There's plenty of literature online covering how to avoid being roofied at a bar or otherwise — don't leave your cup unattended, don't accept drinks from people you don't know, et cetera, all to avoid having Rohypnol or other date rape drugs slipped into your drink. But things happen, and even the utmost precaution won't stop someone with bad intentions. During my sophomore year of college, I went to a club with my best friend, had a single drink, and blacked out as the result of being drugged, despite having played by all the safety rules. It was a terrifying experience all around, especially when I had no idea what to do when I finally realized what had happened.
Being drugged in itself is an assault, and it should be treated with the same sensitivity and respect as any other type of assault, in the immediate aftermath and beyond. So, what should you do if you suspect something was slipped into your drink, or your friend's? NYLON spoke with a variety of health care professionals to offer a guide outlining the steps to take if you think you've been drugged, as well as how to help a loved one who may have experienced this.
Seek Medical Attention
Depending on what kind of drug you’ve been given, it may or may not be immediately obvious that something is wrong. “In some cases, it becomes apparent pretty quickly that something is in your system, and in other cases, it can take quite a while for it to become clear that someone has a substance in their system that they are not aware of,” says Ariel Gordon, director of the National Sexual Assault Hotline at the Rape, Abuse & Incest National Network (RAINN). Gordon describes the following early symptoms that might indicate you have been drugged: difficulty breathing, feeling more intoxicated than you feel you should (based on how much alcohol or other substances you have knowingly consumed), dizziness, nausea, sudden body temperature changes, or gaps in memory (waking up with no knowledge of what happened the night before).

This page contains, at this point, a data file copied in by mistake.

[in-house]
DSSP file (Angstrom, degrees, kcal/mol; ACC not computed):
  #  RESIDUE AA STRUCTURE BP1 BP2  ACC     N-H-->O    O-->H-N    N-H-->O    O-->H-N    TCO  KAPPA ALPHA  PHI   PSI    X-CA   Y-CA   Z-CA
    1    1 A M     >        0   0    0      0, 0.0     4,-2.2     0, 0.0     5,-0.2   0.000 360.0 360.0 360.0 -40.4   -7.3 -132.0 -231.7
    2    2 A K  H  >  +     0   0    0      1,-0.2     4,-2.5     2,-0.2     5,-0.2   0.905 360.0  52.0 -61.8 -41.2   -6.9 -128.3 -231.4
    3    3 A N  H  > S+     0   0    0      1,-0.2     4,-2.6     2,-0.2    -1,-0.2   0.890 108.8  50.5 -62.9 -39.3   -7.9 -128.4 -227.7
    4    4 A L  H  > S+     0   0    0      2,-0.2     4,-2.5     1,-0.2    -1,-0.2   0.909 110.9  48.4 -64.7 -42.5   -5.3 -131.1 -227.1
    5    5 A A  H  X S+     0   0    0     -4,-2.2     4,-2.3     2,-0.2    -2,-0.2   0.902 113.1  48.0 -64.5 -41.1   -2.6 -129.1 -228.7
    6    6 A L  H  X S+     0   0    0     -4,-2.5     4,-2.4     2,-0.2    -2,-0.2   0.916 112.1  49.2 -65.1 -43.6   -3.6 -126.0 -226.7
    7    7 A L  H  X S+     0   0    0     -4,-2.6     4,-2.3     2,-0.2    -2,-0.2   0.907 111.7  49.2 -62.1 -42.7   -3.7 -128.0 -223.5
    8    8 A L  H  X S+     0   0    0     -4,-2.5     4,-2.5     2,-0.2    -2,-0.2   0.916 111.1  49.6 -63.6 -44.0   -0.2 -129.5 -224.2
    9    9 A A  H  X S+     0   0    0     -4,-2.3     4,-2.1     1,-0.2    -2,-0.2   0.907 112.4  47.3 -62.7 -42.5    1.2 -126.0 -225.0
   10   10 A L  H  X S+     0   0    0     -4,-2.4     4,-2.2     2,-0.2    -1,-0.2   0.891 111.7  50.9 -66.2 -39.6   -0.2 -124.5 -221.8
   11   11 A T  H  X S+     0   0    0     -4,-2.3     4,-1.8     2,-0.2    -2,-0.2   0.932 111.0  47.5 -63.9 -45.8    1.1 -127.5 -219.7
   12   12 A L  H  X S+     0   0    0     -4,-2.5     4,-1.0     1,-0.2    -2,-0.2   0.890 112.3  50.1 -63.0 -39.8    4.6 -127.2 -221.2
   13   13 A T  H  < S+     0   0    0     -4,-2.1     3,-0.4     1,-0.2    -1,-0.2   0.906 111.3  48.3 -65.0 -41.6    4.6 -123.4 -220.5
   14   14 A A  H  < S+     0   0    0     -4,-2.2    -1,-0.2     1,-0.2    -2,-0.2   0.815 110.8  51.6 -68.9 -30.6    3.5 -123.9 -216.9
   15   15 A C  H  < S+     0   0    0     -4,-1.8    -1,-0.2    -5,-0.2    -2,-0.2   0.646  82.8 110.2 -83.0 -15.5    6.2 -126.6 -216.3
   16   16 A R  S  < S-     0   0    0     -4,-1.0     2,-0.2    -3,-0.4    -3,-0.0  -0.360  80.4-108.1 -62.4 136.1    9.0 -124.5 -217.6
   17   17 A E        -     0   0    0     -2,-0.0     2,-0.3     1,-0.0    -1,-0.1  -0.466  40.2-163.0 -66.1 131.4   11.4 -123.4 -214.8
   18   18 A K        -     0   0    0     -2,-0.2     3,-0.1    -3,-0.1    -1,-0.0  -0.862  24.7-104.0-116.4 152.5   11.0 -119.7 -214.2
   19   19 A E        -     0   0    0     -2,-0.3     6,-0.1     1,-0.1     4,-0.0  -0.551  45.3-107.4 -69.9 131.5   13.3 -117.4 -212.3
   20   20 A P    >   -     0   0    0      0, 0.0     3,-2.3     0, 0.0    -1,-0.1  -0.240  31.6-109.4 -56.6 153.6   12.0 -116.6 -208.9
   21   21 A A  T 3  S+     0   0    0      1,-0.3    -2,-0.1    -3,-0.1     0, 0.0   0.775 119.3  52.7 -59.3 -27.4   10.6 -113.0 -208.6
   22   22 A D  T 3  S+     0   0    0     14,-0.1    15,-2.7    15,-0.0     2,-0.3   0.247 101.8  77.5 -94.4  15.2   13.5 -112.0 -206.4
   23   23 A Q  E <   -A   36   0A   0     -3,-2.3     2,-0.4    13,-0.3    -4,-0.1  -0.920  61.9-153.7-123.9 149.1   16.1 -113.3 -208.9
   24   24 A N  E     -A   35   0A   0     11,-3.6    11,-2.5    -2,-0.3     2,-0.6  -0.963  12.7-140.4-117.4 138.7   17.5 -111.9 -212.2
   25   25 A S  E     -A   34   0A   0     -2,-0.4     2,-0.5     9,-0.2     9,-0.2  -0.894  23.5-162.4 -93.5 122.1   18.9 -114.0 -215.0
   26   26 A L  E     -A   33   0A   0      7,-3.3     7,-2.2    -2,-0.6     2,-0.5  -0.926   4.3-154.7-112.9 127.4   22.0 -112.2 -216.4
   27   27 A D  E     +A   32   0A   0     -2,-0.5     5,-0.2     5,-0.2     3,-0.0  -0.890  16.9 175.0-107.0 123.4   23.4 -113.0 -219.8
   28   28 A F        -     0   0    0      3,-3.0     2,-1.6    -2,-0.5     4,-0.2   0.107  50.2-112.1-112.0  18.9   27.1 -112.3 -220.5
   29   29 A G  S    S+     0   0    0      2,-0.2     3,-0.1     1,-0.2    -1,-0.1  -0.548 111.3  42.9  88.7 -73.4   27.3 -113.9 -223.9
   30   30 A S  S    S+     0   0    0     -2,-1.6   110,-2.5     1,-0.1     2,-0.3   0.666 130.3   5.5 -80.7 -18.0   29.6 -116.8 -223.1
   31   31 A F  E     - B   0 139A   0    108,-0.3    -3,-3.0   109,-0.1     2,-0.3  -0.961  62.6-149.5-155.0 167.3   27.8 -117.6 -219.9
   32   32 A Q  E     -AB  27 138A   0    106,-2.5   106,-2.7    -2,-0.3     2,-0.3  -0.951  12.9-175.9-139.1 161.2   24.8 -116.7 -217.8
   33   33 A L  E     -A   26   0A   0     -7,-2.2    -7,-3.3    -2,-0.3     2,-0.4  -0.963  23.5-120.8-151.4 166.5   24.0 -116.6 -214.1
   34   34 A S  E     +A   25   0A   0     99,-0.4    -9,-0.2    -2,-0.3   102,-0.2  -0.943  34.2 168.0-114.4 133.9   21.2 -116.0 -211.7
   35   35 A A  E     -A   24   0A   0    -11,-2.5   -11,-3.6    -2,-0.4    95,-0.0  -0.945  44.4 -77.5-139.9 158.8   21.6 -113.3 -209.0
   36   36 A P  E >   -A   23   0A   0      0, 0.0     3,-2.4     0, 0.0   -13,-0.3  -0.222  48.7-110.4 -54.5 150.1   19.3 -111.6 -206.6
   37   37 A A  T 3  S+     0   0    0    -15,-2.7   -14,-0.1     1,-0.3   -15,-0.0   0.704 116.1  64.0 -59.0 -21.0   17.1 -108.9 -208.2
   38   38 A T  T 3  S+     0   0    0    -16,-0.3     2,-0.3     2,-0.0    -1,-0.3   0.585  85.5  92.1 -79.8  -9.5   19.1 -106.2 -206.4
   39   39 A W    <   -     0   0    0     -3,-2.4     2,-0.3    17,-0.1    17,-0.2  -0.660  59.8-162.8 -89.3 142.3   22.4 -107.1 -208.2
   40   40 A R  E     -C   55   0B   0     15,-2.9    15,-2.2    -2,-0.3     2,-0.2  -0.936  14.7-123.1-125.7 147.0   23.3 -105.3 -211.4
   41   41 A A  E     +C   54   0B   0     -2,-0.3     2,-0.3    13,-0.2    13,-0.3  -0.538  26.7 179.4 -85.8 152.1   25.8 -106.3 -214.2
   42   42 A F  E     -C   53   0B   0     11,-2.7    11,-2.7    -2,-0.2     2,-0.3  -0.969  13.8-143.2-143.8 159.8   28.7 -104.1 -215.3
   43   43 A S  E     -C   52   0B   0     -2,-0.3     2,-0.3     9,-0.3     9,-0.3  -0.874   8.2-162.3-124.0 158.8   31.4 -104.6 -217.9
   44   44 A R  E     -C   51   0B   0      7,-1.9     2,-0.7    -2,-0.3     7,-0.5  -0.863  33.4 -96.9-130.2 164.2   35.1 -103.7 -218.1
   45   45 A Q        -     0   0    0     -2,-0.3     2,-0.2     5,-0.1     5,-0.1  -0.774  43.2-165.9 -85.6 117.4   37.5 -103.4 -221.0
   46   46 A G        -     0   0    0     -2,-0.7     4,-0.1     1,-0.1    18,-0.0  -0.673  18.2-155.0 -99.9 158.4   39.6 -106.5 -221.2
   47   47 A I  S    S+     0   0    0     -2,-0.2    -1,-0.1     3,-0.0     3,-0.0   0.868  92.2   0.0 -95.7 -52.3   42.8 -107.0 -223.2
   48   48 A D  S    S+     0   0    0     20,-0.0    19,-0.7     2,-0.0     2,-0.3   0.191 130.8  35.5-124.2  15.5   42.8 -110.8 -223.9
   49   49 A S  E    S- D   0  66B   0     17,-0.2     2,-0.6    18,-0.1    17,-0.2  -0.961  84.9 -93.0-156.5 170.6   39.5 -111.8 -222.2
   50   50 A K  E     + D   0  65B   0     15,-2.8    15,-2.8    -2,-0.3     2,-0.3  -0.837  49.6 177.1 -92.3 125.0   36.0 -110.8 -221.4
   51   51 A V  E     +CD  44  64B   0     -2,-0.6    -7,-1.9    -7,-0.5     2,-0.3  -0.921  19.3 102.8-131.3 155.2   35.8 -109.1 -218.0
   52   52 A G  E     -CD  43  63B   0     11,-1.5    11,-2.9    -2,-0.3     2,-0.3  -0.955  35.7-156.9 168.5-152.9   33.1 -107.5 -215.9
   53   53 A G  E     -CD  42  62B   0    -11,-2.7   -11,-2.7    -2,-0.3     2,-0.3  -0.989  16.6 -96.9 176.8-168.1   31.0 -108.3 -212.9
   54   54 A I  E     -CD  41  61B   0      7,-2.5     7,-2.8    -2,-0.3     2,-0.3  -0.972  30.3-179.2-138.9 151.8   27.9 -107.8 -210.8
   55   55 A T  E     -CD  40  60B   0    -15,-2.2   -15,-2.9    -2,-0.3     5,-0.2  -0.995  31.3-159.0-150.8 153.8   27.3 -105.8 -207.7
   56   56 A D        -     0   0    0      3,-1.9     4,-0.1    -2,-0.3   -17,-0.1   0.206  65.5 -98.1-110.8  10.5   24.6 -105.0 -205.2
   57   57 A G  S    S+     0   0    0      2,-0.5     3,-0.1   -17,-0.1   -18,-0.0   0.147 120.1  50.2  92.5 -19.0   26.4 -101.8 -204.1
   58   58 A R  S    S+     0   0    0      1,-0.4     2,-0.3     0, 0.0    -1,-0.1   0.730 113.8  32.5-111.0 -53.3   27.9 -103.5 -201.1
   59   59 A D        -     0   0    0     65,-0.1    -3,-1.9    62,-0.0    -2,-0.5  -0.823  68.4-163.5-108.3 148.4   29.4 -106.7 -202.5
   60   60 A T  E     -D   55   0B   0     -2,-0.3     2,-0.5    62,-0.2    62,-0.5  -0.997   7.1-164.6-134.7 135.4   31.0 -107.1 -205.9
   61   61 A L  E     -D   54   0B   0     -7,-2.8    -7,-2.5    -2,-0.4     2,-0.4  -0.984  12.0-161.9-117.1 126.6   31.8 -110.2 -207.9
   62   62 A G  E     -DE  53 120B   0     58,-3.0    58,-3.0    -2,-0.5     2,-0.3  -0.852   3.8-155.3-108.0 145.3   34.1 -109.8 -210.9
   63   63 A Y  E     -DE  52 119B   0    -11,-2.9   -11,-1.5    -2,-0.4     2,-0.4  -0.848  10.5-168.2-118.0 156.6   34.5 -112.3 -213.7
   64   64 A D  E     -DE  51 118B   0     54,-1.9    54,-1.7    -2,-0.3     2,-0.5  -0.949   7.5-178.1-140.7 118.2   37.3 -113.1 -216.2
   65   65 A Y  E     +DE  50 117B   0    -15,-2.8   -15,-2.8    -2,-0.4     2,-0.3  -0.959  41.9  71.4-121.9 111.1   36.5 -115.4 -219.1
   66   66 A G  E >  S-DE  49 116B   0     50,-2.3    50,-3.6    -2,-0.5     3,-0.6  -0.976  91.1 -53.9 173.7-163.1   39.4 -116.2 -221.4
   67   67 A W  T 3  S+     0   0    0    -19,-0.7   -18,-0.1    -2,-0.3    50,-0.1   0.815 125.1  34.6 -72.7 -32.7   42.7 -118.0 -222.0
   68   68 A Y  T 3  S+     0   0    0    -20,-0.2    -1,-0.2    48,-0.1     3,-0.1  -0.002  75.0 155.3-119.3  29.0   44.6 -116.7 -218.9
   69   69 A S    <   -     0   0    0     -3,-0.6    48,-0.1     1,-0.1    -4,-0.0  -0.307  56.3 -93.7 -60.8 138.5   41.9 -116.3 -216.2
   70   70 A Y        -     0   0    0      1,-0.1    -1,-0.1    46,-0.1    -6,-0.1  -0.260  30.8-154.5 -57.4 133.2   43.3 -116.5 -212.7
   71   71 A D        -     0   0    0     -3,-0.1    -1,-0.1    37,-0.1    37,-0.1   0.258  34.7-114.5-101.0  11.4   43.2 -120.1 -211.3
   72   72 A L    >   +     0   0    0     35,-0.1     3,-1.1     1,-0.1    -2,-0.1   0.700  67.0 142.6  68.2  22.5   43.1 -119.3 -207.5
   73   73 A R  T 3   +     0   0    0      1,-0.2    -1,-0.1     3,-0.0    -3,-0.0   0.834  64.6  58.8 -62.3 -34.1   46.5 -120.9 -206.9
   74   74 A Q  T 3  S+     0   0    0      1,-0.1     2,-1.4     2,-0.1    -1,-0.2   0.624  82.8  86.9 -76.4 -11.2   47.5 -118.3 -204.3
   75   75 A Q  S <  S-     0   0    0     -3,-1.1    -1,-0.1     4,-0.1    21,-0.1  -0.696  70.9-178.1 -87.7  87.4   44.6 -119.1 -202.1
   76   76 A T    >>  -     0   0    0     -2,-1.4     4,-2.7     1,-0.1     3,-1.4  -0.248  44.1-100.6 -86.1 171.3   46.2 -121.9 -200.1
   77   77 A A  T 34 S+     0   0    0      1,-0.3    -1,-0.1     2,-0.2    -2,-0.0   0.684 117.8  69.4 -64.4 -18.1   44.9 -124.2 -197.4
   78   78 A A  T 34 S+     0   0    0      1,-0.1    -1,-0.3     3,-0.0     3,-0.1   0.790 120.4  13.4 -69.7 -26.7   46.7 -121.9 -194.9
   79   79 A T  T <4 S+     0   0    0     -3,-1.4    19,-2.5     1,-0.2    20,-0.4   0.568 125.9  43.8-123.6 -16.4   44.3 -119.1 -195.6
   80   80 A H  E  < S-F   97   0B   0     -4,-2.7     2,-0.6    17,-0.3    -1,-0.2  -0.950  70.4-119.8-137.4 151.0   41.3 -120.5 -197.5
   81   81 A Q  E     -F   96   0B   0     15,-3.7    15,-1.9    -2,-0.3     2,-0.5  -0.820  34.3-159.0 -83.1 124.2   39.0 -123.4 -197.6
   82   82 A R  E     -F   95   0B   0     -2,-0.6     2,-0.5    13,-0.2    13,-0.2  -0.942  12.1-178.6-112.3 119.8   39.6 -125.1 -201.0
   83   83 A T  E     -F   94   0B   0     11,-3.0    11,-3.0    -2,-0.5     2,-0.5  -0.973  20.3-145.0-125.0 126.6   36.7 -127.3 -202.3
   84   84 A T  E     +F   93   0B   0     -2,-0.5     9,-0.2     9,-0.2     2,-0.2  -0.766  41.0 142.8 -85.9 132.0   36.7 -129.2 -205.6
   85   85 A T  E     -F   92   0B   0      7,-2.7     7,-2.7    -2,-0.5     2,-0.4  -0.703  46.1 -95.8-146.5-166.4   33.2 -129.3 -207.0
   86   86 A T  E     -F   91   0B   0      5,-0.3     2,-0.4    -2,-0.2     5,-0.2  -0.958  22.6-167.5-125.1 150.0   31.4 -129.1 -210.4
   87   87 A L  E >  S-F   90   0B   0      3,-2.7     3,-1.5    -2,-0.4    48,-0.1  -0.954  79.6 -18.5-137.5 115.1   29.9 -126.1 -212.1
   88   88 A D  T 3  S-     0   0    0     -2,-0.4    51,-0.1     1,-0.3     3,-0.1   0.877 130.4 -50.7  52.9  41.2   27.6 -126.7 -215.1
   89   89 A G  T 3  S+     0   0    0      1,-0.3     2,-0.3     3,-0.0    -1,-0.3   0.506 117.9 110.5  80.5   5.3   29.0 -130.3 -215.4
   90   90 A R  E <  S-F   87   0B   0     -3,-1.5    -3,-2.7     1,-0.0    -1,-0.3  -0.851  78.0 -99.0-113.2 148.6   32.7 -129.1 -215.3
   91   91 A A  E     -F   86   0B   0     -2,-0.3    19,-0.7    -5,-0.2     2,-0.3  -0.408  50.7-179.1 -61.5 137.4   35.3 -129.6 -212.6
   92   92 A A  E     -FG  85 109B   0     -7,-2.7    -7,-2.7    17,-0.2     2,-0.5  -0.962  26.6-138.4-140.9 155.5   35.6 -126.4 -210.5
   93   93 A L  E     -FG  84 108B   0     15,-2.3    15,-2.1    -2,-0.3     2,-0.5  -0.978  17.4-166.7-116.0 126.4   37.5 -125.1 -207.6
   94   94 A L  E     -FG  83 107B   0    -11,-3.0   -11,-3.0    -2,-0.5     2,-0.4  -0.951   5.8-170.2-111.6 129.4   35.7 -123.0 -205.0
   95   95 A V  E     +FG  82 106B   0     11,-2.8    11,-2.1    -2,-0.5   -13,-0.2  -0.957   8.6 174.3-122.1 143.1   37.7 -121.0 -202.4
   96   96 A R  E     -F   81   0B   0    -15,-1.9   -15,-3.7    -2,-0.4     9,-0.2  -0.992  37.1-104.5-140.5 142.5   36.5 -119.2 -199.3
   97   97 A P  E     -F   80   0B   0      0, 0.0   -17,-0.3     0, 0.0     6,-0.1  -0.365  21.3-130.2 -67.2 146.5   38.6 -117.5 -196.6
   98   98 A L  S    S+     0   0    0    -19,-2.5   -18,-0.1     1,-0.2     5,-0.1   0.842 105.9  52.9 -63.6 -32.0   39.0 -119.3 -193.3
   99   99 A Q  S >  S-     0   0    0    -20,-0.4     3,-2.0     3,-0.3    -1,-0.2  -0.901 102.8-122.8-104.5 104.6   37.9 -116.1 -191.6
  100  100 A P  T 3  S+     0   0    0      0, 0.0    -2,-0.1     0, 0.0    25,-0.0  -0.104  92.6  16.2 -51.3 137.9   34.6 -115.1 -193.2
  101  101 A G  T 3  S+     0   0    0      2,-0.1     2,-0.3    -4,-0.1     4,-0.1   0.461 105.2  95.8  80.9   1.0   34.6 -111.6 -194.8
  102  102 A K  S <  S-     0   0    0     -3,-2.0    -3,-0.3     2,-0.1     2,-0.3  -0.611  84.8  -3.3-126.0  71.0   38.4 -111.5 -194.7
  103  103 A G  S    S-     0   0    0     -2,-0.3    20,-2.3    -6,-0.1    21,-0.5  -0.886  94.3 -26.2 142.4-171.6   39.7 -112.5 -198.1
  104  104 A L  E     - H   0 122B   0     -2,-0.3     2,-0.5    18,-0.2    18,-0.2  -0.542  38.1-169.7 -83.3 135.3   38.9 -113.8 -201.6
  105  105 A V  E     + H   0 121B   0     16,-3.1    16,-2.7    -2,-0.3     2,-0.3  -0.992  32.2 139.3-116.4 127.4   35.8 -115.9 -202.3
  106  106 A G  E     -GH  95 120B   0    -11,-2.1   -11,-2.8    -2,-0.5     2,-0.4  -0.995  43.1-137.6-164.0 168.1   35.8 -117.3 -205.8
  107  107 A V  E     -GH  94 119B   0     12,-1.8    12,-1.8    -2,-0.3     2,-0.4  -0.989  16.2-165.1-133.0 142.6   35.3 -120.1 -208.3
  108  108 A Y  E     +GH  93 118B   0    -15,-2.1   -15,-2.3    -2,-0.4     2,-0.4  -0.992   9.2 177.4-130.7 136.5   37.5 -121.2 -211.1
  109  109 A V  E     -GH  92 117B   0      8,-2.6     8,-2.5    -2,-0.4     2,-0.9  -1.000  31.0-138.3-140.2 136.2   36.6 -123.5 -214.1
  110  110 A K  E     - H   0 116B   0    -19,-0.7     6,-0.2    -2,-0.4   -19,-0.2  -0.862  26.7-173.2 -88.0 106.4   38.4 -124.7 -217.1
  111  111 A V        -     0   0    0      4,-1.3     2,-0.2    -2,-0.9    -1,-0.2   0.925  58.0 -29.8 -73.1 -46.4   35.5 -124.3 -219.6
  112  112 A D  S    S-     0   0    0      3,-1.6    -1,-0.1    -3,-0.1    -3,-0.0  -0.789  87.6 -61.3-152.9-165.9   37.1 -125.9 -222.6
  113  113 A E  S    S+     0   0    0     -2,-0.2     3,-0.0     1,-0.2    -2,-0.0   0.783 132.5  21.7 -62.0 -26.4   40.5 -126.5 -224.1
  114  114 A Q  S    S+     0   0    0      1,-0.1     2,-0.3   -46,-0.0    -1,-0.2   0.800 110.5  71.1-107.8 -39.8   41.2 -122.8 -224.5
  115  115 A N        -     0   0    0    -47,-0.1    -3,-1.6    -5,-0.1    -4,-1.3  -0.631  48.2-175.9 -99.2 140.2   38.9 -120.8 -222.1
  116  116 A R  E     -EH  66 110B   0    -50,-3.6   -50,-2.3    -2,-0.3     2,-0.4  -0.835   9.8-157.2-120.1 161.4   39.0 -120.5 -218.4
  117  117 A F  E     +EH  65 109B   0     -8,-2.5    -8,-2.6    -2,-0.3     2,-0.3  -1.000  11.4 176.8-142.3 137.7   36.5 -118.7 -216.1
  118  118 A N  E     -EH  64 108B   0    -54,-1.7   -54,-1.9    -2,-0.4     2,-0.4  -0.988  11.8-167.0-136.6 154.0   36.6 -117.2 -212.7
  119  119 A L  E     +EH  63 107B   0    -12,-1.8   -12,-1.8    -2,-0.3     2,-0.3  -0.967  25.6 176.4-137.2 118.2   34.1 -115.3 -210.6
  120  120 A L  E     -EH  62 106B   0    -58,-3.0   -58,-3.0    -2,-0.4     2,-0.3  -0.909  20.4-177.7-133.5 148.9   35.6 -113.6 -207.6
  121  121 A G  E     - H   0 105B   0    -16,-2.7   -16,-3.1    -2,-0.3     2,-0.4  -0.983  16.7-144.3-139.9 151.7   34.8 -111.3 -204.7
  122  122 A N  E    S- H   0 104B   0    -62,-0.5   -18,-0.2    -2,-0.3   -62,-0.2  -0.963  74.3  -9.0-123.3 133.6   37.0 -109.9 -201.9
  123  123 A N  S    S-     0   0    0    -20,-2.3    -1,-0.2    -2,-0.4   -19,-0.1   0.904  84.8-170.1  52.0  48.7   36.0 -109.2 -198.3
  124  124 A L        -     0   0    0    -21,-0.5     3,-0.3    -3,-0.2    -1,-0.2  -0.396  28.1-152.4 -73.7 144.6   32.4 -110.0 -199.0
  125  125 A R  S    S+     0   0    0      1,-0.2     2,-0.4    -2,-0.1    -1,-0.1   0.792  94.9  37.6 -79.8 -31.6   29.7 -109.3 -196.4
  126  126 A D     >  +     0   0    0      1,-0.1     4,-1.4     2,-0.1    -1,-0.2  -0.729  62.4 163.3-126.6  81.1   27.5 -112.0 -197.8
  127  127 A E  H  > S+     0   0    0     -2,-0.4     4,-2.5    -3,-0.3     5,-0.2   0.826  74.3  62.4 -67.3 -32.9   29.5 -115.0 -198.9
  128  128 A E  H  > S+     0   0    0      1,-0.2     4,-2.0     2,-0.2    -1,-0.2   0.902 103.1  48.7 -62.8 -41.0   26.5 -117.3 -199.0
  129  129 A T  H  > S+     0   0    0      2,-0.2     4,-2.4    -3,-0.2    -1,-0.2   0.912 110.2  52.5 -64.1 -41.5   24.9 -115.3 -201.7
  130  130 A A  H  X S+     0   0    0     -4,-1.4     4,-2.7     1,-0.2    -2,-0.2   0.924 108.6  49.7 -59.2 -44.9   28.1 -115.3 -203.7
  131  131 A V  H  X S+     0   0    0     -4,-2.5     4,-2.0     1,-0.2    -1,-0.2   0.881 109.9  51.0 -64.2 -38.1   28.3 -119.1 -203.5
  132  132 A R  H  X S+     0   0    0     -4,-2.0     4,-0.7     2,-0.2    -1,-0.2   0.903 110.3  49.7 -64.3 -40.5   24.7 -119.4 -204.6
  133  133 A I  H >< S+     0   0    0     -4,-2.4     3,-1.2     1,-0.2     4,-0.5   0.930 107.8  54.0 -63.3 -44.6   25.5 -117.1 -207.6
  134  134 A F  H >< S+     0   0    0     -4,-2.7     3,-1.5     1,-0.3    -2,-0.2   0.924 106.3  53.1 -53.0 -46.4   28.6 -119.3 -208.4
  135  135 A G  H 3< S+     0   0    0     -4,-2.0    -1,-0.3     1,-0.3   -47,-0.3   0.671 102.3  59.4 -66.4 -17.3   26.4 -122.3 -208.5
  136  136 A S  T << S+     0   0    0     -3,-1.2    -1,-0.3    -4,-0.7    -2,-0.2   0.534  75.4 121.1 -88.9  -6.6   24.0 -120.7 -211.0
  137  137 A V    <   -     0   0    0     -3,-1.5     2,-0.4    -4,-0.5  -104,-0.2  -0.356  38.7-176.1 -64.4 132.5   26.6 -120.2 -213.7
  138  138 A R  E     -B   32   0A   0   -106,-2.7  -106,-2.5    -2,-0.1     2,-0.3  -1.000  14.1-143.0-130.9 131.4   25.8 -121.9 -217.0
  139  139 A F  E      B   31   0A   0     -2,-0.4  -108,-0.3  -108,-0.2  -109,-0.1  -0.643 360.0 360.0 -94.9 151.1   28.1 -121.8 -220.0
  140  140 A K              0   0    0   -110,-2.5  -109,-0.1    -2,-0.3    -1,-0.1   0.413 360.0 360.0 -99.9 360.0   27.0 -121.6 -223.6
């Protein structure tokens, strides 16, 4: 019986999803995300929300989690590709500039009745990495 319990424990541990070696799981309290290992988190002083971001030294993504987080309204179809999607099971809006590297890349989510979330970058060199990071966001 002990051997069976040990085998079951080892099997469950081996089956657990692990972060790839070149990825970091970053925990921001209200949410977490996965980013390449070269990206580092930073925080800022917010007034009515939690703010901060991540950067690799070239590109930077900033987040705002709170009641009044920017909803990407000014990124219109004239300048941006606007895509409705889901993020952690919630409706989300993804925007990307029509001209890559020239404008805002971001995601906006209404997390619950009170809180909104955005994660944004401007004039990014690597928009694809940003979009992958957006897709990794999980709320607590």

"If you've been drugged, you don't know what you've been given, and you don't know how your body is going to react to that and how that substance might react with anything else you have taken, in terms of routine medications," says Nicole Cooper, Ph.D., licensed clinical psychologist at Union Square Practice and assistant professor of psychiatry at NYU Langone Medical School. "It is really important to go to the emergency room; let them monitor your vitals, let them make sure that there's nothing poisonous you've been given." Even if you don’t recognize that you’ve been drugged until the next morning, it’s still important to seek medical care ASAP to make sure your body is recovering adequately.
Whether the drug appears in your bloodstream doesn't invalidate your experience. As Dr. Kate Rowland, M.D. and professor at Rush Copley Medical Center, points out, it is "hard to detect Rohypnol in the blood or other bodily fluids," but seeking medical attention nevertheless will allow all physical and mental health concerns to be addressed, and will help get you in contact with support services. Rowland adds, "The decision to seek medical care is separate from the decision to seek legal recourse. You can see a doctor or nurse without calling the police, pressing charges, or even pursuing legal action, at the time or in the future."
If you think you may have been sexually assaulted, it's even more important to seek medical attention right away. "Not to sound like an alarmist, but if someone has [drugged] you, then you have been assaulted," says Dr. Al O. Giwa, M.D., doctor of emergency medicine at Mount Sinai Beth Israel. "You should be evaluated by a sexual assault forensic exam," better known as a rape kit.